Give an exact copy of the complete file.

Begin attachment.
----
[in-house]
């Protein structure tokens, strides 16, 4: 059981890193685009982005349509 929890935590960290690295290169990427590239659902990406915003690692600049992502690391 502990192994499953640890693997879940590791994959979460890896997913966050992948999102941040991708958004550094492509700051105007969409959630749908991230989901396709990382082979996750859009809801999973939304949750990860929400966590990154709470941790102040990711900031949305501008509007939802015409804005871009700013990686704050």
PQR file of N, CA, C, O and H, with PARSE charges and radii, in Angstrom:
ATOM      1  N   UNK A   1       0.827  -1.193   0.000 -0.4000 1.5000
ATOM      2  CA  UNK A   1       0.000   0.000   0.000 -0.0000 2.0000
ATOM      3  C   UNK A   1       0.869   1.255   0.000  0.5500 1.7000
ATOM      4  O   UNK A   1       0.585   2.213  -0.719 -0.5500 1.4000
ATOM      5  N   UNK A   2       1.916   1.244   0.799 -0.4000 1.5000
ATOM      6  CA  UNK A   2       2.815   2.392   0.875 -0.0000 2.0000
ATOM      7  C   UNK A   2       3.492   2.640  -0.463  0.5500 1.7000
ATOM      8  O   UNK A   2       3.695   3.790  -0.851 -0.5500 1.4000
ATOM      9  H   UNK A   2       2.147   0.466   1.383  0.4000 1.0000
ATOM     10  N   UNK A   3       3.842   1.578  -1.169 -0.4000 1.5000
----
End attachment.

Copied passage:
[in-house]
């Protein structure tokens, strides 16, 4: 059981890193685009982005349509 929890935590960290690295290169990427590239659902990406915003690692600049992502690391 502990192994499953640890693997879940590791994959979460890896997913966050992948999102941040991708958004550094492509700051105007969409959630749908991230989901396709990382082979996750859009809801999973939304949750990860929400966590990154709470941790102040990711900031949305501008509007939802015409804005871009700013990686704050």
PQR file of N, CA, C, O and H, with PARSE charges and radii, in Angstrom:
ATOM      1  N   UNK A   1       0.827  -1.193   0.000 -0.4000 1.5000
ATOM      2  CA  UNK A   1       0.000   0.000   0.000 -0.0000 2.0000
ATOM      3  C   UNK A   1       0.869   1.255   0.000  0.5500 1.7000
ATOM      4  O   UNK A   1       0.585   2.213  -0.719 -0.5500 1.4000
ATOM      5  N   UNK A   2       1.916   1.244   0.799 -0.4000 1.5000
ATOM      6  CA  UNK A   2       2.815   2.392   0.875 -0.0000 2.0000
ATOM      7  C   UNK A   2       3.492   2.640  -0.463  0.5500 1.7000
ATOM      8  O   UNK A   2       3.695   3.790  -0.851 -0.5500 1.4000
ATOM      9  H   UNK A   2       2.147   0.466   1.383  0.4000 1.0000
ATOM     10  N   UNK A   3       3.842   1.578  -1.169 -0.4000 1.5000